In Italy, bruschetta is simply a slice of toasted bread. In the U.S., the term has come to mean a piece of bread, brushed with olive oil and rubbed with garlic, toasted or grilled and then mounted with diced tomato or other savory topping. Outside Italy, you also have a variety of choices about what bread to use as the basis for your bruschetta. In general, the more rustic in style, the better.
Country-Style Italian Bread
The very best bread to use for bruschetta is any loaf of crusty, country-style Italian bread. Pugliese, ciabatta or just about anything with a coarse crumb and large holes from air bubbles. The edges of those holes are going to crisp up and turn brown while the holes themselves are going to catch and cup the olive oil and garlic, plus any toppings, that will adorn the bruschetta.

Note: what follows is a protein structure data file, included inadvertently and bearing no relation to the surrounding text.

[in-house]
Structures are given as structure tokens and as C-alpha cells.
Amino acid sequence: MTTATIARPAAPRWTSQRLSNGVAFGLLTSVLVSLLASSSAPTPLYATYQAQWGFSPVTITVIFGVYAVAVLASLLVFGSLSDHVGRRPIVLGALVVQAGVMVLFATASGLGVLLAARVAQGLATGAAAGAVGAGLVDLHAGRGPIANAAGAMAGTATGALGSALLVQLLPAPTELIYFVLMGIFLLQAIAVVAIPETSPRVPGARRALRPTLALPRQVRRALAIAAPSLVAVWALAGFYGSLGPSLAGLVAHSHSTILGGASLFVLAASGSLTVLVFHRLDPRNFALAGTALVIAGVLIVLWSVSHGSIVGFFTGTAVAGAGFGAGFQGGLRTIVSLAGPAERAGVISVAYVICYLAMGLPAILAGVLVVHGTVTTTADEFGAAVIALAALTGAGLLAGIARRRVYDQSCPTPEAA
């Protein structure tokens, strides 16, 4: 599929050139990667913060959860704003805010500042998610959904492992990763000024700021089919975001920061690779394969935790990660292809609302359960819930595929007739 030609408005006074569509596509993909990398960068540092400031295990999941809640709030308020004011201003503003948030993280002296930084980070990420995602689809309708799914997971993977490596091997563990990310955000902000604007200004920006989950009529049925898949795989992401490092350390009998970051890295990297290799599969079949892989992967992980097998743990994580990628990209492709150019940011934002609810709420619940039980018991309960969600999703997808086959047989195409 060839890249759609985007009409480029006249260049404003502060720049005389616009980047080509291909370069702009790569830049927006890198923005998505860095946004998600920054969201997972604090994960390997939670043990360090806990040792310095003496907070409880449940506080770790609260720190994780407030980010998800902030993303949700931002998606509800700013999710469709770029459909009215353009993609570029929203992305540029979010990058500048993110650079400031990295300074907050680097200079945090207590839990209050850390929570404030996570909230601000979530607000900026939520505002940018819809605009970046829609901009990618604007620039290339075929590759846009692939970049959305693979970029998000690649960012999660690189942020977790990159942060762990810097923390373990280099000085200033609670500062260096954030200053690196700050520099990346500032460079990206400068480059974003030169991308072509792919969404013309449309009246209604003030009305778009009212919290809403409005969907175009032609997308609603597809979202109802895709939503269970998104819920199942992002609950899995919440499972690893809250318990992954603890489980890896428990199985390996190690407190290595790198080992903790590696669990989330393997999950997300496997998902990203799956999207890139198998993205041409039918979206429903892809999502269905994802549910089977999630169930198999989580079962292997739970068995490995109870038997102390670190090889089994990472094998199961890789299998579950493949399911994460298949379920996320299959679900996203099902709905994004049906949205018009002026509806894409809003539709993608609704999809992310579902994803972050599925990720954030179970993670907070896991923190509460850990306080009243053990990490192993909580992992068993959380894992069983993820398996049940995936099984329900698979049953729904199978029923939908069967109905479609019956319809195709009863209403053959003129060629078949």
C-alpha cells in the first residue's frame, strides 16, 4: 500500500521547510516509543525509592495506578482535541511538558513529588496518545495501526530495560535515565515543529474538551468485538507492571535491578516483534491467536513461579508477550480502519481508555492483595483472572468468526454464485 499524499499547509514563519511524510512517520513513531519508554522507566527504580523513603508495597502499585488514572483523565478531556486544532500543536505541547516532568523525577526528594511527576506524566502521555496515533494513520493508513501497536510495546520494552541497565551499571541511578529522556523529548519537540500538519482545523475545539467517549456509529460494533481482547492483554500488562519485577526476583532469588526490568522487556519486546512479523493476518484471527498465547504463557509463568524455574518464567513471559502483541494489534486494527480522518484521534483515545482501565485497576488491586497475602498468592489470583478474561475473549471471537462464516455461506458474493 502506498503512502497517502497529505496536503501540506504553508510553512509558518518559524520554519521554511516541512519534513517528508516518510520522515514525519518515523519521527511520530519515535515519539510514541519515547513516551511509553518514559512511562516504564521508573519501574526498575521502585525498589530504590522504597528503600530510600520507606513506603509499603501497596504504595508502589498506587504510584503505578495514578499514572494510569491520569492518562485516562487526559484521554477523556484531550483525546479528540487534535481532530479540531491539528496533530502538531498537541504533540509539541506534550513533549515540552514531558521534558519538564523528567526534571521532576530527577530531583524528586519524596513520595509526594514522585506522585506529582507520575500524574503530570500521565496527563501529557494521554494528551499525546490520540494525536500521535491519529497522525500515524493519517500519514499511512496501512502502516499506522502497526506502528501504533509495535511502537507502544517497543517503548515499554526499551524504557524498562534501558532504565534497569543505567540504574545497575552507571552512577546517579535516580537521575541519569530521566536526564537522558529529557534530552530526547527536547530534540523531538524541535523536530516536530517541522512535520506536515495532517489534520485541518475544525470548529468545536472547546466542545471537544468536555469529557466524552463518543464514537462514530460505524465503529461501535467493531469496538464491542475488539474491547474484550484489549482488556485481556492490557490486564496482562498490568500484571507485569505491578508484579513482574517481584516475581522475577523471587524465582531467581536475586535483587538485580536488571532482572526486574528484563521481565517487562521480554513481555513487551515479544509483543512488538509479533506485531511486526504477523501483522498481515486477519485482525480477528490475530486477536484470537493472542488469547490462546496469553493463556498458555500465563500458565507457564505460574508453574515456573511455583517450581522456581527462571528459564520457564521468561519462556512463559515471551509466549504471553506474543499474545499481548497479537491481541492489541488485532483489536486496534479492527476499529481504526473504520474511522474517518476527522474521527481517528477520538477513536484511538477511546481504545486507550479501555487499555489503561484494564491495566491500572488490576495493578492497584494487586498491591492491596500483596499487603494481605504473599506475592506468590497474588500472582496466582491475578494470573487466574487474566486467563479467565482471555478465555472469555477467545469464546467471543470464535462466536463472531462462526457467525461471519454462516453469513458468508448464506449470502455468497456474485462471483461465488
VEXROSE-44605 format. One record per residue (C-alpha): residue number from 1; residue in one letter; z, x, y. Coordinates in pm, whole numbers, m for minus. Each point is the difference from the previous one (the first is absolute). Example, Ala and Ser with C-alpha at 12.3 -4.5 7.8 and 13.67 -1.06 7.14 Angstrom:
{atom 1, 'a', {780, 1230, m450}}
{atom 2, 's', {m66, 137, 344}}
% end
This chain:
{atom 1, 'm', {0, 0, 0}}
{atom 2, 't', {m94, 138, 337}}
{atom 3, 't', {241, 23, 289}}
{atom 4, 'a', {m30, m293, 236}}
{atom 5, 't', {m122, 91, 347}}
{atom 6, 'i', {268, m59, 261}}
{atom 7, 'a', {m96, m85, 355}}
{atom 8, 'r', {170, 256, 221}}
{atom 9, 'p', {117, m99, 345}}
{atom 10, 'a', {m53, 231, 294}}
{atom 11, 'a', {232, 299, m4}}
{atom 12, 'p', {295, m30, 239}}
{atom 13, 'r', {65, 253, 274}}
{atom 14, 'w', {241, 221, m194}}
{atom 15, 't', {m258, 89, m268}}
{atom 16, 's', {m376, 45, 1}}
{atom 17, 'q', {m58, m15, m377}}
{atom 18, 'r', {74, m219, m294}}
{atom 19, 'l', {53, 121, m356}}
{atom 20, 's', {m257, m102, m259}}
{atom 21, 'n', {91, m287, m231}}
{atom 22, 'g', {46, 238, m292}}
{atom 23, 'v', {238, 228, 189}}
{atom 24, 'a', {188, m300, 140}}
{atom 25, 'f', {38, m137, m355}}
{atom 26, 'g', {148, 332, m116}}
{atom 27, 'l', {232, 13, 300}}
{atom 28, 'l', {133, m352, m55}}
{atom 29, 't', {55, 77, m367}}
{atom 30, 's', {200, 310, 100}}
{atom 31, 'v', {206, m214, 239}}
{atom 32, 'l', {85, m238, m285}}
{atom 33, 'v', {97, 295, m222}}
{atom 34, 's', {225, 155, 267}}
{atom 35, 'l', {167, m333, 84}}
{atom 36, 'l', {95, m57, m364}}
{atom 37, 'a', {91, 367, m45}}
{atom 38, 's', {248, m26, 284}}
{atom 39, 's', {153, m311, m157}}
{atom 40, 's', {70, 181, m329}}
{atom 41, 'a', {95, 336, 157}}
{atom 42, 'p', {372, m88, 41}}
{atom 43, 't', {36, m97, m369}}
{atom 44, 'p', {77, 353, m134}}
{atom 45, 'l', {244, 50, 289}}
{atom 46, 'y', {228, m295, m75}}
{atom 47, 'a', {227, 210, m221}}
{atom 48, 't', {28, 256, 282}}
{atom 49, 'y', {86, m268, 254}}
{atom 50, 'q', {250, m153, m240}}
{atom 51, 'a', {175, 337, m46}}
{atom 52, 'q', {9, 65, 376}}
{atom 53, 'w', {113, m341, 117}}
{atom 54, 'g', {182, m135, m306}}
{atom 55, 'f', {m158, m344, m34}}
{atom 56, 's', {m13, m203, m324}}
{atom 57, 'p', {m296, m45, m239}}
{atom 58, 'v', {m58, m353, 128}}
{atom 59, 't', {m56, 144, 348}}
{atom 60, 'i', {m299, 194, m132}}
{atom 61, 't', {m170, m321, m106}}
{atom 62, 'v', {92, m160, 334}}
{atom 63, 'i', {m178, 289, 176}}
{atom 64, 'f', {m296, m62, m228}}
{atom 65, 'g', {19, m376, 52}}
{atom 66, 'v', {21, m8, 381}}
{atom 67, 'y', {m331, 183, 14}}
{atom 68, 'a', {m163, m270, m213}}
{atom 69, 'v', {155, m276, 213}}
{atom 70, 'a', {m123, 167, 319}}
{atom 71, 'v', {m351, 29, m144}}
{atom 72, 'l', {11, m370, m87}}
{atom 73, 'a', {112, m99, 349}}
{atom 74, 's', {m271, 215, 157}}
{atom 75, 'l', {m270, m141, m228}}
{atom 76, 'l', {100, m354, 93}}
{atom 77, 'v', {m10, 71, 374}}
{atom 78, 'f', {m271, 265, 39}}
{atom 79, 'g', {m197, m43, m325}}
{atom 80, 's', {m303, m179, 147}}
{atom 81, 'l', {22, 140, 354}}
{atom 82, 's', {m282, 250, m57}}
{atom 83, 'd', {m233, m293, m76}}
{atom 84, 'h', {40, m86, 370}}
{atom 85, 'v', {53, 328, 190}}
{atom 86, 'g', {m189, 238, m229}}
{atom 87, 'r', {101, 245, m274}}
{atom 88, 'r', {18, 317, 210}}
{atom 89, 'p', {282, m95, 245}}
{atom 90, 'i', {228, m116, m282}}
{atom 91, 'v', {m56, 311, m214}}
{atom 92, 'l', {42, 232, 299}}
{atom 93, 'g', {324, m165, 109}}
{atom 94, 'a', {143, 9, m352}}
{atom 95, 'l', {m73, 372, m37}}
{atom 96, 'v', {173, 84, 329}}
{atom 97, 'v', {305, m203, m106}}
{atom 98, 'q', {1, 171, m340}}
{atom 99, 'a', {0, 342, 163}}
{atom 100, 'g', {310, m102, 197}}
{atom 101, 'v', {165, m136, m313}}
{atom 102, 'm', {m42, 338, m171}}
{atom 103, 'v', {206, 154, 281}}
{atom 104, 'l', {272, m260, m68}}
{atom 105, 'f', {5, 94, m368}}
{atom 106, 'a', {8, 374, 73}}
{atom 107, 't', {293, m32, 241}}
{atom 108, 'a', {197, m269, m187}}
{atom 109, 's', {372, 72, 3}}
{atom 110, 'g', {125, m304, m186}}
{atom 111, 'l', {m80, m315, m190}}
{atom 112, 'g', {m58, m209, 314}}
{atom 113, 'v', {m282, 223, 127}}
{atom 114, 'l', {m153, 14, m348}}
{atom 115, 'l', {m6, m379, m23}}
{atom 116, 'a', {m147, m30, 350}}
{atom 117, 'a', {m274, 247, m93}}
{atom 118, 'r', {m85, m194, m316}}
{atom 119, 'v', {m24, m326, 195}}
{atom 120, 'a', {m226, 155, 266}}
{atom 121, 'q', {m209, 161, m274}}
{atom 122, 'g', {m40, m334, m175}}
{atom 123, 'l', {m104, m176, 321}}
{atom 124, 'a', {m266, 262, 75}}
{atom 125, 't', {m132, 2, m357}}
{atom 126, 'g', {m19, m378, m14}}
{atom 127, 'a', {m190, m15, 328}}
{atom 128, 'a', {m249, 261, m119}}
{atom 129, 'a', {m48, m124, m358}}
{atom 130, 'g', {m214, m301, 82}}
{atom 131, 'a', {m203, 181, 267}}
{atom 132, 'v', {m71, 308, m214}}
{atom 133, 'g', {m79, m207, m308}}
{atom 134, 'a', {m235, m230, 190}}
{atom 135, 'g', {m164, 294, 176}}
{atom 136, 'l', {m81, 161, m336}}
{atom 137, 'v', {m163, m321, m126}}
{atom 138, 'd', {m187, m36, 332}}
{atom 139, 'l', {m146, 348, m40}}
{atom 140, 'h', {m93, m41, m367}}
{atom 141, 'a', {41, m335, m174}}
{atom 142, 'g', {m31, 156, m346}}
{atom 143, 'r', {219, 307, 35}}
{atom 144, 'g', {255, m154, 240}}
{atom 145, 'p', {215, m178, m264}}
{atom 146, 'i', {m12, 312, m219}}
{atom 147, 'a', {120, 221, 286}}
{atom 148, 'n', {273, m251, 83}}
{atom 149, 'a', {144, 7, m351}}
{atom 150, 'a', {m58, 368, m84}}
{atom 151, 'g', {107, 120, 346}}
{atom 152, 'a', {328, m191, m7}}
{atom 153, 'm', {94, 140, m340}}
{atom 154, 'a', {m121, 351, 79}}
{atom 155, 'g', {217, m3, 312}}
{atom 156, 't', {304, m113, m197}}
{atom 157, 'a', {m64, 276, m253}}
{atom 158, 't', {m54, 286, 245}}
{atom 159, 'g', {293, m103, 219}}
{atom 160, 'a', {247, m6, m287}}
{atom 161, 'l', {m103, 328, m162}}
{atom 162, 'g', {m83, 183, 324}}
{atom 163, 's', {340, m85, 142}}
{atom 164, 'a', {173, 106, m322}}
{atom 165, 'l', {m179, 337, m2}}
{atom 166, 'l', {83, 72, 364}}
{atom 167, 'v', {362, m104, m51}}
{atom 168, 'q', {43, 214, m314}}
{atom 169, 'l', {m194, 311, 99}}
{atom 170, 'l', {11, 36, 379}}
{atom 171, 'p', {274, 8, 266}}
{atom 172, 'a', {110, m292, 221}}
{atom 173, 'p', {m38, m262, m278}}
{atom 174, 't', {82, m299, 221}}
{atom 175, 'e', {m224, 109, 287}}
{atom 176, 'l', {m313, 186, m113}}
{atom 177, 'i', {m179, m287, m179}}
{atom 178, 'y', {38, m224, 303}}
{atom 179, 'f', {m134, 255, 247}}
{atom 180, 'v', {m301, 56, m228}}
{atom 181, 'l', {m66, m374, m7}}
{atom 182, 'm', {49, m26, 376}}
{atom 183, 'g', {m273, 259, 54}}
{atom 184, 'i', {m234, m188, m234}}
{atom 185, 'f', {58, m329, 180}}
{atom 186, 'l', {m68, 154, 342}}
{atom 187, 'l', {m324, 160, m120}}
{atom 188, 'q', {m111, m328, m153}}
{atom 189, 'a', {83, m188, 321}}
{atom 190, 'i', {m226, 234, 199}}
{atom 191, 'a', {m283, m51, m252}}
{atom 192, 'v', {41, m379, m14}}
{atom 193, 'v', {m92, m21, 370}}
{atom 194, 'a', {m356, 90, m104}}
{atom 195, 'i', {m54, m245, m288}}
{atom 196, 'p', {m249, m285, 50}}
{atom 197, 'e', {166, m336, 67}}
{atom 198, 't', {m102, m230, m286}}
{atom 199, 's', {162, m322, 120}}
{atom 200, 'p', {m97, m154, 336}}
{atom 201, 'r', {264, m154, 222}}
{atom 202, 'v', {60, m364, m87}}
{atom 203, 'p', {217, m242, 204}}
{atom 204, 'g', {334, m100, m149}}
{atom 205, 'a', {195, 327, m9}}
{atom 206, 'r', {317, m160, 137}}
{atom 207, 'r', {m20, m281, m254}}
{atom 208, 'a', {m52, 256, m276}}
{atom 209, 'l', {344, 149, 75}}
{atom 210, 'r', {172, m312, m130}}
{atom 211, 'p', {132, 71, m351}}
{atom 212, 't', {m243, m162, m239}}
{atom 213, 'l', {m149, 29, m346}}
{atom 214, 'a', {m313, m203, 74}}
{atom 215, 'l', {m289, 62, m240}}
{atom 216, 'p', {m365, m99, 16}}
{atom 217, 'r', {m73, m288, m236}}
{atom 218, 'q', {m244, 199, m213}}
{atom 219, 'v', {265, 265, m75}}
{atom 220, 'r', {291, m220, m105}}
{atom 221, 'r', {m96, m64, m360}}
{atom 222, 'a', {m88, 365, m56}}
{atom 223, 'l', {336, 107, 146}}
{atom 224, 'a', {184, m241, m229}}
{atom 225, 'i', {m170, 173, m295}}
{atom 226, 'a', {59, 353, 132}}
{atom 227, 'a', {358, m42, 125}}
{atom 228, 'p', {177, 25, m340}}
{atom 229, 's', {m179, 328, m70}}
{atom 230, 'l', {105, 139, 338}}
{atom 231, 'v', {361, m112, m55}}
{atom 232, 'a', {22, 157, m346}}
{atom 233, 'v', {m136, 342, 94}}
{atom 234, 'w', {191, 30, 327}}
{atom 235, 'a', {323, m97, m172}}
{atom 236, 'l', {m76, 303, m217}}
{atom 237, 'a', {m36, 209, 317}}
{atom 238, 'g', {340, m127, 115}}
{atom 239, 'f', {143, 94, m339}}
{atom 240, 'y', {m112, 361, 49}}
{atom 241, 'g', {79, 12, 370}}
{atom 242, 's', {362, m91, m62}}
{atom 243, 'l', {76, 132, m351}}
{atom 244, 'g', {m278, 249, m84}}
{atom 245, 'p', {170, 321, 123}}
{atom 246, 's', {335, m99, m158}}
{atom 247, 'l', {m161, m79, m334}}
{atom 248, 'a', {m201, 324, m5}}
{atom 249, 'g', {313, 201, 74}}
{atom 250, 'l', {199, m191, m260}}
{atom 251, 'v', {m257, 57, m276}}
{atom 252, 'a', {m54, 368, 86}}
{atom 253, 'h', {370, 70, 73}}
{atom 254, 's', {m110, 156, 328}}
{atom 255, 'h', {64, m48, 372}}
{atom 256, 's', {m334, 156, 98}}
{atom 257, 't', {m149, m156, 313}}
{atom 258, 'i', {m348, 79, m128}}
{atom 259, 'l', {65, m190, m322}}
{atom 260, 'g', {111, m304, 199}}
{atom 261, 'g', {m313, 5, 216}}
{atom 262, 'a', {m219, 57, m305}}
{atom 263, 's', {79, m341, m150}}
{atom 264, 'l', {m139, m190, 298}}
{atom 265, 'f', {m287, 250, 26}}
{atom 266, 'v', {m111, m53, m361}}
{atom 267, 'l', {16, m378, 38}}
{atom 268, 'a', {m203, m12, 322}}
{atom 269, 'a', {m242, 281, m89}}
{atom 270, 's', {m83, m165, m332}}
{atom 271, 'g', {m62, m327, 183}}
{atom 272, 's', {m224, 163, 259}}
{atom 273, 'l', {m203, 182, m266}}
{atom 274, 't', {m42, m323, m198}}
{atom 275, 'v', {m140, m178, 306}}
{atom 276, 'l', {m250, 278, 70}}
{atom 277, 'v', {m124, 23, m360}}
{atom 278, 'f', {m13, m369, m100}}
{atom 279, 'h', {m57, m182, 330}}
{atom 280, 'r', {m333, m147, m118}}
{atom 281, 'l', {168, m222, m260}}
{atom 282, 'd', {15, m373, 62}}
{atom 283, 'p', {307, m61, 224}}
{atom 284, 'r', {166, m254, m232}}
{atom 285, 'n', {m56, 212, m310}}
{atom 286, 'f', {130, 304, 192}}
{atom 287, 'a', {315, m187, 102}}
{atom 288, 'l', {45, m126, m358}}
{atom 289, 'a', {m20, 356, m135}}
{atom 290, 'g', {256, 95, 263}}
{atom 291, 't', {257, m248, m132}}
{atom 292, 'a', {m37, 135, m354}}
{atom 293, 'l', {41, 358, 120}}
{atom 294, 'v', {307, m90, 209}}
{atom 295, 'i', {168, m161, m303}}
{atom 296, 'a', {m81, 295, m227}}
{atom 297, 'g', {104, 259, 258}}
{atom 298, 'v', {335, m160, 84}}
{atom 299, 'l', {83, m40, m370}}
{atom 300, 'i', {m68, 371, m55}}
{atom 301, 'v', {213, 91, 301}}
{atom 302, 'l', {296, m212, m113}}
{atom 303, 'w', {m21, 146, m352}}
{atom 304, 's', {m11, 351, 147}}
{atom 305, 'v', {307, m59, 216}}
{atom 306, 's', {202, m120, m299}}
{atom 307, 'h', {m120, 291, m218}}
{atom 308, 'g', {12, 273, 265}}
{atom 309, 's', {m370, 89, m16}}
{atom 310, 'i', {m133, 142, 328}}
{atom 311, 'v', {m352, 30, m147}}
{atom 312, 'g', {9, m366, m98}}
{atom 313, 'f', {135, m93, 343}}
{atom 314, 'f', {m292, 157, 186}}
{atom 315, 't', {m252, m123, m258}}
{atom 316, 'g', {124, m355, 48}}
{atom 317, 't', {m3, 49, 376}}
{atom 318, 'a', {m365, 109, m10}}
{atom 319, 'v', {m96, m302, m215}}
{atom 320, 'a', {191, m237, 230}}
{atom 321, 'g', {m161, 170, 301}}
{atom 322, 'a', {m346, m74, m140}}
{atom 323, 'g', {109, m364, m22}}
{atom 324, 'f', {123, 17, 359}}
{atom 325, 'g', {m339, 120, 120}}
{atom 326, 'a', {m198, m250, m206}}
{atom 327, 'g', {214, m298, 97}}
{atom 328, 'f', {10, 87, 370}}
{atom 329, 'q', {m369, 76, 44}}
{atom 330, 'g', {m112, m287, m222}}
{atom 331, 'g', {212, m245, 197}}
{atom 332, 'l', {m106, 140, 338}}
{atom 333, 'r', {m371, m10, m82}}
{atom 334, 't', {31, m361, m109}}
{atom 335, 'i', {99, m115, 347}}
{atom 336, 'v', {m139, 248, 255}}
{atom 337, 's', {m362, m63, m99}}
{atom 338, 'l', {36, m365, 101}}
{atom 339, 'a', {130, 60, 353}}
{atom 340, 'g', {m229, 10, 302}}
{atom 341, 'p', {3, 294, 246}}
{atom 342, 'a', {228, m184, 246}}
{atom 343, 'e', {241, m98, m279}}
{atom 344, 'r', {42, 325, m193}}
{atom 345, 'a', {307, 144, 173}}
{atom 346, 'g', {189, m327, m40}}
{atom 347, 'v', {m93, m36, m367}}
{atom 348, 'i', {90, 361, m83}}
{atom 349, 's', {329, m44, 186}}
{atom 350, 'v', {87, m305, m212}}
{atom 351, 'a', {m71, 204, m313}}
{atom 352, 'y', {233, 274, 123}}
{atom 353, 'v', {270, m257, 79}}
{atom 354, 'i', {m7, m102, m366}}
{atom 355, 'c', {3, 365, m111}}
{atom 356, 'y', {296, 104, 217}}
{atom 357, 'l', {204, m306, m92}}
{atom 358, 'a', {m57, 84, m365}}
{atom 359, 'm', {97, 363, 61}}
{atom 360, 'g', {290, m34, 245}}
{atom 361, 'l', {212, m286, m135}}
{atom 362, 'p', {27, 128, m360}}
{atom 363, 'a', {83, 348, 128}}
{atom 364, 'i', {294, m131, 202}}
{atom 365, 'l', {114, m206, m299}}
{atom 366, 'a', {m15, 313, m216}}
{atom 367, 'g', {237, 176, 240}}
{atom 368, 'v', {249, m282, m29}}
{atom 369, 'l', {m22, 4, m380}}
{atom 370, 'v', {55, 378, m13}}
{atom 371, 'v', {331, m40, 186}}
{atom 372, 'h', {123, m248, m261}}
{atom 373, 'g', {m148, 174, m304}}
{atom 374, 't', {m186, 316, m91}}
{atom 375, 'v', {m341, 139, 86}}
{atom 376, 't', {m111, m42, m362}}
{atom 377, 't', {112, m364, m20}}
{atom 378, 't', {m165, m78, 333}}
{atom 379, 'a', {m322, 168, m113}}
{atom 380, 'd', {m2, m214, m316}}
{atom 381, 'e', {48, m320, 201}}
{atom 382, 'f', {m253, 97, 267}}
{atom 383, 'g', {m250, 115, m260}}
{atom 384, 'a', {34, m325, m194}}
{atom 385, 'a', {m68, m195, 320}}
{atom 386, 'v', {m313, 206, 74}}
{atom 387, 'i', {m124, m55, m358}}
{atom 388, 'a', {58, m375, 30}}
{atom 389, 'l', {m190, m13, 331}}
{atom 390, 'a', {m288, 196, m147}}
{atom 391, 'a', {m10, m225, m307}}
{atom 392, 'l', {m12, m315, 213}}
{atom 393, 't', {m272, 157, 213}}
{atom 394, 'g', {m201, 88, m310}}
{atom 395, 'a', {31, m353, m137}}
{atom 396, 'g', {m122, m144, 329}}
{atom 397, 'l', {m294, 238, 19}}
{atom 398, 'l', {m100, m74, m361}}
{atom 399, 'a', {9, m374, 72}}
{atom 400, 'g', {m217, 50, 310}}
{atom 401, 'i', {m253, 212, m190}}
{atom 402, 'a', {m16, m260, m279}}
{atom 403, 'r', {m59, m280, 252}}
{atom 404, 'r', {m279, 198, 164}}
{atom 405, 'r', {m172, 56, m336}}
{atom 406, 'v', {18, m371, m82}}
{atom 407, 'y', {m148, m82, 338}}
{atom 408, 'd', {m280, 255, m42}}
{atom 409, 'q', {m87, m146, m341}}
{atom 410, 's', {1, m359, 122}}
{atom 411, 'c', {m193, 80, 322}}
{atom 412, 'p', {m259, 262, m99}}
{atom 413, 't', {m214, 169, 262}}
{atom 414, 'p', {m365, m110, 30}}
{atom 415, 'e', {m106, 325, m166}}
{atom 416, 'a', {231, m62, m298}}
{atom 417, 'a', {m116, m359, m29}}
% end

Another possibility for a bruschetta base is a French-style baguette. It will have a finer crumb than a rustic Italian-style loaf but will still be sturdy enough to support any toppings you choose. Cut the baguette on the diagonal to produce longer, easier to handle pieces.
Sour vs. Sweet and Other Concerns
You can use either sourdough or a regular "sweet" loaf, according to your taste. More important is that it have a sturdy texture and a crispy crust. Also make sure to cut your bread thickly enough so that it won't disintegrate under the toppings.
Breads to Avoid
Do not try to make bruschetta on focaccia; it's too soft and risks turning soggy. Avoid ordinary sandwich bread for the same reason. If you use a flatbread such as pita, you will have a tasty dish but it will be more like pizza than bruschetta.
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